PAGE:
In The Awakening, on the night Robert says goodbye, Edna's children "appeared like antagonists who have overcome her, who had overpowered and sought to drag her into the sold slavery for the rest...

In The Awakening, on the night Robert says goodbye, Edna's children "appeared like antagonists who have overcome her, who had overpowered and sought to drag her into the sold slavery for the rest of her days.  But she knew a way to elude them".  How does this passage reflect on Edna as a mother?

Asked on by hollie42

2 Answers | Add Yours

gpane's profile pic

gpane | College Teacher | (Level 3) Senior Educator

Posted on

This reflects rather poorly on Edna as a mother. Her children appear to her here not just as encumbrances but as 'antagonists' actively opposing her, indeed oppressing her. The fact that she wants to 'elude' them, get away from them altogether, and does so by drowning herself, shows that ultimately she is not concerned for their welfare. This seriously undermines her role as a mother. In a word, she comes across as selfish, which is certainly not a desirable trait in a mother.

The narrative, however, seeks to explain Edna's feeling and acting in this way. It becomes clear that her marriage is la loveless one and so this at least partly explains why she is distant from the children, the products of this marriage. Whether or not it excuses it is a different matter, but the narrative as a whole is concerned with exploring Edna's 'awakening' to an appreciation of her own individual identity, independent of all others, including her children. It ends up being a rather extreme reaction on her part, but her sense of enslavement by her children, her family, and by society, helps to illustrate just how limiting the domestic role for women could be in that time and place. At first she seeks to shun her expected role as wife and mother in extra-marital affairs but in the end this does not really satisfy her either. The only thing she really wants is to be completely alone, beholden to no-one and nothing. If this involves repudiation of her children, then so be it. That is her point of view.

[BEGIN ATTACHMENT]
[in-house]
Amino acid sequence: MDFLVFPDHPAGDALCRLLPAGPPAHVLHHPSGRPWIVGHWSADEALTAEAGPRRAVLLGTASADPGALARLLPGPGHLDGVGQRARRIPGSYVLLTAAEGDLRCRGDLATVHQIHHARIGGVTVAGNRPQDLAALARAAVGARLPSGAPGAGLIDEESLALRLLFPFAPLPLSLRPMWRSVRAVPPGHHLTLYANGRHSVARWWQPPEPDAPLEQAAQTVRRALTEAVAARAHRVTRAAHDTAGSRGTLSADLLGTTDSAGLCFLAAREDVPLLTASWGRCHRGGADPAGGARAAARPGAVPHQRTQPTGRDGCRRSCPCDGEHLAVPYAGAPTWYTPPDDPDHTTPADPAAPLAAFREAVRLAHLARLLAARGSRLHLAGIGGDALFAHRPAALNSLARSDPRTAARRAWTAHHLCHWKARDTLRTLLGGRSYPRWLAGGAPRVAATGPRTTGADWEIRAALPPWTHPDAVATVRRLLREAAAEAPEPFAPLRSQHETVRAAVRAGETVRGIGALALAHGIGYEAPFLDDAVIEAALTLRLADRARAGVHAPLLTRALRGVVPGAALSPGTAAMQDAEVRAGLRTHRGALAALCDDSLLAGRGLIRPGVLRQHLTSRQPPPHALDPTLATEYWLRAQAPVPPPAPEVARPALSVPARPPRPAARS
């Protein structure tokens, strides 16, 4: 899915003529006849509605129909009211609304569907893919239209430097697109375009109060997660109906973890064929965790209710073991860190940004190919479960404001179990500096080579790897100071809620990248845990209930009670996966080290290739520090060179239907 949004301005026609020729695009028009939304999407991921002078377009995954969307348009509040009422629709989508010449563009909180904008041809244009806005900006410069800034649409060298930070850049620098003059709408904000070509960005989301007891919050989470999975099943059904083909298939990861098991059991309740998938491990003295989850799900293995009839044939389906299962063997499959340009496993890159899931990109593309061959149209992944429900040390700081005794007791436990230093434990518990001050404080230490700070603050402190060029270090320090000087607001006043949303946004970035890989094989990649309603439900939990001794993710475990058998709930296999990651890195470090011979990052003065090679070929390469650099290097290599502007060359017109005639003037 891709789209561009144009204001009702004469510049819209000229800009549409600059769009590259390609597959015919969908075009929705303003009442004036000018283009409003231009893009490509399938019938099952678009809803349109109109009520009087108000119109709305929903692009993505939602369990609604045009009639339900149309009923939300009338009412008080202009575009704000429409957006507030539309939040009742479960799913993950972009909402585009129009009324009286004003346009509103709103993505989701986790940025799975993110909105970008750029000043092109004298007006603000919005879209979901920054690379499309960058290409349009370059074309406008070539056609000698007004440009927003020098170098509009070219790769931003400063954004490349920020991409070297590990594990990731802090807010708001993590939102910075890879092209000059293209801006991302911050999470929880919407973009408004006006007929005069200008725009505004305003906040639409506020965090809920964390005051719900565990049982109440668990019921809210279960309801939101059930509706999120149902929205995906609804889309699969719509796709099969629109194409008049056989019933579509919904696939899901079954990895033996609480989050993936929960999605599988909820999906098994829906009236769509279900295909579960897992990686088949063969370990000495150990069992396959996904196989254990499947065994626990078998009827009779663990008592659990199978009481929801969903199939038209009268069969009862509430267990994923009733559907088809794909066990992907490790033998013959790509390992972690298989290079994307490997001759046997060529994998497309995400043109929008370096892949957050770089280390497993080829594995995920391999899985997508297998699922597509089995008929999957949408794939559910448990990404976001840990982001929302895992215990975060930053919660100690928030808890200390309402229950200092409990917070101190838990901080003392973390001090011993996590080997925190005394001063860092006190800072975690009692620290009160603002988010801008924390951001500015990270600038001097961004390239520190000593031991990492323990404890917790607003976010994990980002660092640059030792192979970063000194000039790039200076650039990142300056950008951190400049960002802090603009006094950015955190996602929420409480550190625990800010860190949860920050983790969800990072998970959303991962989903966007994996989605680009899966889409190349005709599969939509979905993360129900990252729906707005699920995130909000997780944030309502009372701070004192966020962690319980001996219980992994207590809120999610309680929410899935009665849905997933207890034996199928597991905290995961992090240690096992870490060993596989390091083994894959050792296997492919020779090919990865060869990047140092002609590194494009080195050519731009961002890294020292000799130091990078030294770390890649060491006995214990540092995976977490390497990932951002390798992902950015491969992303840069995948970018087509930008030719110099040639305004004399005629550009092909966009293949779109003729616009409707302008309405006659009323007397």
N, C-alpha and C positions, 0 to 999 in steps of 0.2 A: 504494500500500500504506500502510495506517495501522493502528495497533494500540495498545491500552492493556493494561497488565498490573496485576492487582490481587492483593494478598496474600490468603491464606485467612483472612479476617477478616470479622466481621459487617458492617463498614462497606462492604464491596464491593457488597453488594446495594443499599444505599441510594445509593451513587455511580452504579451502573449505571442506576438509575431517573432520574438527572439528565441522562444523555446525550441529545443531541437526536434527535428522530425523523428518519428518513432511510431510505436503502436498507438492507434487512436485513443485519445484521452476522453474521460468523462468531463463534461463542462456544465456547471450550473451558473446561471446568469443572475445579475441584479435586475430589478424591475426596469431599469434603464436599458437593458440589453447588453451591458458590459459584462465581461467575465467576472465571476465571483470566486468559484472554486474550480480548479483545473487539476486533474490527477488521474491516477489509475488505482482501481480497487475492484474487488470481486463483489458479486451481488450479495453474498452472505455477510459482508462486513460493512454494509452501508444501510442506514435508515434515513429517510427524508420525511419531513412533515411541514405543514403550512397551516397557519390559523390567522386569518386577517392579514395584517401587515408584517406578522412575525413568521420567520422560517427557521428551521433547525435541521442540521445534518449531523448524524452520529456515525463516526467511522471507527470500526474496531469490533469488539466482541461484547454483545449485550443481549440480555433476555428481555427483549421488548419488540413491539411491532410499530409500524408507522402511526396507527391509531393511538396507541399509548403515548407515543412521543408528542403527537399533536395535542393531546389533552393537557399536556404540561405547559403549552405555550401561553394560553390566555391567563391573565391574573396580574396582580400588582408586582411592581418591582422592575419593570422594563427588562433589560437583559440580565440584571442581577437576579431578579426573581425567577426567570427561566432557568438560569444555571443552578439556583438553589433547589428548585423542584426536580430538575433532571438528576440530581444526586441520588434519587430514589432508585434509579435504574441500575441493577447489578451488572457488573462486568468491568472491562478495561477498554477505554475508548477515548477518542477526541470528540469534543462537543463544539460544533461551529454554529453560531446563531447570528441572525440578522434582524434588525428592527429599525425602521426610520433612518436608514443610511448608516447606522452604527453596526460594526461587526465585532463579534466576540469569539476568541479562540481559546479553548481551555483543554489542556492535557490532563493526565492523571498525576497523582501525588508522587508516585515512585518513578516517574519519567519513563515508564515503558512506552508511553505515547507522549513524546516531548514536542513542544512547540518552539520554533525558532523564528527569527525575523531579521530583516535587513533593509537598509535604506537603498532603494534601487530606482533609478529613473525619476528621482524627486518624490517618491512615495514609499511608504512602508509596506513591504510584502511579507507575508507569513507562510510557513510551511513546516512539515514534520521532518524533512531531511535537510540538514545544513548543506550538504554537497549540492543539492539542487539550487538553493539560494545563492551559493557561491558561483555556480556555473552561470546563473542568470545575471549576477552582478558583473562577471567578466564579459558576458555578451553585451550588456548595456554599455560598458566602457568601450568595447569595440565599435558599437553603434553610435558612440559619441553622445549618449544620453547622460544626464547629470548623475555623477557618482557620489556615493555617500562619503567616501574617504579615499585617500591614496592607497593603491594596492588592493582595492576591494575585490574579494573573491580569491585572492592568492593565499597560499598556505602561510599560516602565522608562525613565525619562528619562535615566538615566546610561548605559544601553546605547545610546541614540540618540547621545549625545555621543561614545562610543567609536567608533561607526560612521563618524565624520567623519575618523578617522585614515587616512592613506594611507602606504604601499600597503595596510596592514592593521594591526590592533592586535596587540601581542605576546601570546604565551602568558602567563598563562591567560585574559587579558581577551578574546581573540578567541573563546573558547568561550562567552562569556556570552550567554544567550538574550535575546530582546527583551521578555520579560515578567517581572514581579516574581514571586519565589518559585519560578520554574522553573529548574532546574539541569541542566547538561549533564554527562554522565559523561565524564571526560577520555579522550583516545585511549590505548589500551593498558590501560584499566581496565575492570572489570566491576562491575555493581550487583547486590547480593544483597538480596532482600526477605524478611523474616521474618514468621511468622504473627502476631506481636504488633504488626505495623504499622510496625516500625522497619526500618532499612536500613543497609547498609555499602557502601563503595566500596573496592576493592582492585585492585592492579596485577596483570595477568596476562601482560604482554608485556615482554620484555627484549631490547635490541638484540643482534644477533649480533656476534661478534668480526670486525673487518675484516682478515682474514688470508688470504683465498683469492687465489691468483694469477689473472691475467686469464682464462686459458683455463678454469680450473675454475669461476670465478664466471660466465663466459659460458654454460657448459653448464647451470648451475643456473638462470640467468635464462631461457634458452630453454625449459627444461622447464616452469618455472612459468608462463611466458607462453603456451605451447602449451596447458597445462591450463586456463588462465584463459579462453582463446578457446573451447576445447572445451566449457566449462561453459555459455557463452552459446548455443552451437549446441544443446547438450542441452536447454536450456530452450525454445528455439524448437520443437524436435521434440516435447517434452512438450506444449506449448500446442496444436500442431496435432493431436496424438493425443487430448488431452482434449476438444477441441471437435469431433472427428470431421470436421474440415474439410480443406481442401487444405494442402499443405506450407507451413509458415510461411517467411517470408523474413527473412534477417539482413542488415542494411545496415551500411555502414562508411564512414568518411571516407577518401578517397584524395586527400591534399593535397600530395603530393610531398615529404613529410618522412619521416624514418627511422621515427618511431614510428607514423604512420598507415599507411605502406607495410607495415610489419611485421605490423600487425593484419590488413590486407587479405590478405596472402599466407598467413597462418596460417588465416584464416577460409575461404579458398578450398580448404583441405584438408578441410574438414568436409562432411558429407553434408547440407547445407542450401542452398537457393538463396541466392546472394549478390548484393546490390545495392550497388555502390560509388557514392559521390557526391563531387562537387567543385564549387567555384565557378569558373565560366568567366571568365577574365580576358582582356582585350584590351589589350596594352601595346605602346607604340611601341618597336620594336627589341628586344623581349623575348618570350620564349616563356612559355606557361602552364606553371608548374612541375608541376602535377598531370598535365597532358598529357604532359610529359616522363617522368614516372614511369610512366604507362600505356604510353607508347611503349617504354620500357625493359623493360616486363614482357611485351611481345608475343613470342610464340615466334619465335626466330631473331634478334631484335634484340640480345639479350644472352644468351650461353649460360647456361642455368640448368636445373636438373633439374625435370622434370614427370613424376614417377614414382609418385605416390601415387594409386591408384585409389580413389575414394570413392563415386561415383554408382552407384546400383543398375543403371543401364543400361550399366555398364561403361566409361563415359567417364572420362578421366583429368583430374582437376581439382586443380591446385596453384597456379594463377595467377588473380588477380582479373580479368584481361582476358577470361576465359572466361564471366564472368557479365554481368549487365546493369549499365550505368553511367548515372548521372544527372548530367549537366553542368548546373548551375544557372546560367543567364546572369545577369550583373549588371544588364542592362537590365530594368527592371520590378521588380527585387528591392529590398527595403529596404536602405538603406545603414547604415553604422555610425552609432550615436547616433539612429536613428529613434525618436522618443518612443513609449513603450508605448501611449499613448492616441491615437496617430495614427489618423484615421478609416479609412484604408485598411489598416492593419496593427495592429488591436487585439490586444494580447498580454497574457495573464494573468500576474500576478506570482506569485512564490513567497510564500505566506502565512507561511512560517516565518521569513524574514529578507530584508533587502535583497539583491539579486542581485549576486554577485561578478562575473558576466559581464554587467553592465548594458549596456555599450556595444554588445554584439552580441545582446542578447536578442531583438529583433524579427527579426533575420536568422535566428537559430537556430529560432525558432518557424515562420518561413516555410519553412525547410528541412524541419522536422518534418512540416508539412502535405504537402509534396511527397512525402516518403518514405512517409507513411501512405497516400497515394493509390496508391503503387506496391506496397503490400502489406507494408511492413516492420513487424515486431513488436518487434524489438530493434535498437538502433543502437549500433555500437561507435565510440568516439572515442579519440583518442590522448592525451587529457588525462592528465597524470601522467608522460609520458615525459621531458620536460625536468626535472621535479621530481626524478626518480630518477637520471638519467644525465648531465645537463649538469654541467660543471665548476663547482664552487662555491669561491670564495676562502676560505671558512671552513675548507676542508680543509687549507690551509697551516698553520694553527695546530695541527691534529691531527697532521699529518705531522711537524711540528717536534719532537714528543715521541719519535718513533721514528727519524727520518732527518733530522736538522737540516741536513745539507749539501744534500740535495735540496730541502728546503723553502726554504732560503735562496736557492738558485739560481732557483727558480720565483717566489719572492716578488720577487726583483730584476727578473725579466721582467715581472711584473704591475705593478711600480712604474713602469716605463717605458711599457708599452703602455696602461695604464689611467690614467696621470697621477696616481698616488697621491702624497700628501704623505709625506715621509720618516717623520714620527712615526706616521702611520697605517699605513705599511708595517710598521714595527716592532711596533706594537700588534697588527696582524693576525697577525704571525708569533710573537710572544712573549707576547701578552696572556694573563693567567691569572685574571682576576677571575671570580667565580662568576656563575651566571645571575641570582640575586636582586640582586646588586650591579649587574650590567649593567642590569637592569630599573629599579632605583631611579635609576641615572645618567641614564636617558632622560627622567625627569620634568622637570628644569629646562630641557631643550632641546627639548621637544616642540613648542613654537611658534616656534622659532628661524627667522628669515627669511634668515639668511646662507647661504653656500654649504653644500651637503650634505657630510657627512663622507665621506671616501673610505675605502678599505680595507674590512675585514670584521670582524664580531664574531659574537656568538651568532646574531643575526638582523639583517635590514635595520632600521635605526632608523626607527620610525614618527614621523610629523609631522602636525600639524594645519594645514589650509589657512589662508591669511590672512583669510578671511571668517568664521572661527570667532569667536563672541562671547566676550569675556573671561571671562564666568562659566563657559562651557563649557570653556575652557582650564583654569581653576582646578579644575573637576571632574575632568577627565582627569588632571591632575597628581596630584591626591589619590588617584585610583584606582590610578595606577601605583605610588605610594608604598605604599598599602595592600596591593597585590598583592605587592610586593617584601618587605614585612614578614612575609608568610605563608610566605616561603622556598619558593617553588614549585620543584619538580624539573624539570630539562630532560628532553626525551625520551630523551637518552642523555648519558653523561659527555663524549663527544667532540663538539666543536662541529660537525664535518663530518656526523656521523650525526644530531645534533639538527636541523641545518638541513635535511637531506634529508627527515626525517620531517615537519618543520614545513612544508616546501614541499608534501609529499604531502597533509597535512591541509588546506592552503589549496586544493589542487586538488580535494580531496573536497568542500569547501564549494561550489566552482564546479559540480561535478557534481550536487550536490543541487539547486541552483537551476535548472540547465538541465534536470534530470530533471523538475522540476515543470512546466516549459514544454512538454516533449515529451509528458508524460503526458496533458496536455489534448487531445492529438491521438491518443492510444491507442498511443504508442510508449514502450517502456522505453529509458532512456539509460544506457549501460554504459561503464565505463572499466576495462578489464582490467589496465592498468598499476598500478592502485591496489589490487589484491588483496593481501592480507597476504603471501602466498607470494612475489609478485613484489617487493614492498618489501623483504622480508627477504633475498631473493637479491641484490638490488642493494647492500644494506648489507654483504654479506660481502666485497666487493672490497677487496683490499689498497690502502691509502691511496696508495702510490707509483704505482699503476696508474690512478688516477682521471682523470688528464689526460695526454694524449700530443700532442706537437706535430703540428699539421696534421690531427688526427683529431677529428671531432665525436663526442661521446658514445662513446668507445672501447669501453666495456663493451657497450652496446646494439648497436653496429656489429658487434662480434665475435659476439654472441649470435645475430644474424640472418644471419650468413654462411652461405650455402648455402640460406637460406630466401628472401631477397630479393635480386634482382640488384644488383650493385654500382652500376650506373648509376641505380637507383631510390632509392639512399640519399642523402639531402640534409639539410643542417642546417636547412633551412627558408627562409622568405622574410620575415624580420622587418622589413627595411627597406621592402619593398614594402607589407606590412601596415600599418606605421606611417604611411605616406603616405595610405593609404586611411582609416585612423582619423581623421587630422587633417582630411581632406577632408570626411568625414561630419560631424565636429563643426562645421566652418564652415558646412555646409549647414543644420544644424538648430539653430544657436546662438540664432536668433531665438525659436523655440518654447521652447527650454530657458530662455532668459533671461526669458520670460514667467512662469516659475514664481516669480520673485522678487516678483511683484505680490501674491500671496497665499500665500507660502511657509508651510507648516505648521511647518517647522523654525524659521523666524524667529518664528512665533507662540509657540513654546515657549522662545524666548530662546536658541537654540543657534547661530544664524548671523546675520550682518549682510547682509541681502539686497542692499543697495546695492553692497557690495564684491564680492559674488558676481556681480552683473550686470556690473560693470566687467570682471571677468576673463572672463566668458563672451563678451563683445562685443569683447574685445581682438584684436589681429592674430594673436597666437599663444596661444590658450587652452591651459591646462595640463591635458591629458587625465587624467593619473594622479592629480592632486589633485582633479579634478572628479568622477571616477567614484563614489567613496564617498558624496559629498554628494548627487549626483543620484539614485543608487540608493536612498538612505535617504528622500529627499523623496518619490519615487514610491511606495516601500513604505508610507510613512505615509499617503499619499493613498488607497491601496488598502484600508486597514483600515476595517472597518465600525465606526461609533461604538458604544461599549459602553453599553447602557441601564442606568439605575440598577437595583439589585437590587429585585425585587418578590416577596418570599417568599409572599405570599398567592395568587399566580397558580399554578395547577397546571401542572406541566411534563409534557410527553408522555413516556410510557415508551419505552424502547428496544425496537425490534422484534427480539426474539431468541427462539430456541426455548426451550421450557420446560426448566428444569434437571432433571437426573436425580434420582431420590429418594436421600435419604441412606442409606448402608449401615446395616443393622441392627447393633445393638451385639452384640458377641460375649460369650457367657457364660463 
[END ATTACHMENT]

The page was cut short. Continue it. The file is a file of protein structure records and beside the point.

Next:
Although Edna feels distant from her children, though, she does not hate them. She realises right to the end that they are 'a part of her life'. However, she goes on to reflect:

But they need not have thought that they could possess her, body and soul.(chapter 39)

What Edna objects to is having to give her whole being over entirely to her husband and children, as she feels she is compelled to do. She wants other interests as well, but the society she lives in won't allow her to be anything else but the wholly devoted, dutiful wife and mother. She cannot accept this and so she commits suicide in order to escape. 

Sources:
laurto's profile pic

laurto | Student, Grade 10 | (Level 1) Valedictorian

Posted on

She wants to get away from her children, she sees them as people that oppress her and it makes her want to drown herself in the end. It reveals that she does not lover her children the way she should. She was in a loveless marriage, and she had children in a relationship in which there was no love. This reflects on how she talks about her children. She does not like to be around them. The theme of the book is independence, which Edna is trying to achieve through her awakening, and that includes get an individual away from her children and life. She cannot handle it and decides to end her life. 

We’ve answered 318,988 questions. We can answer yours, too.

Ask a question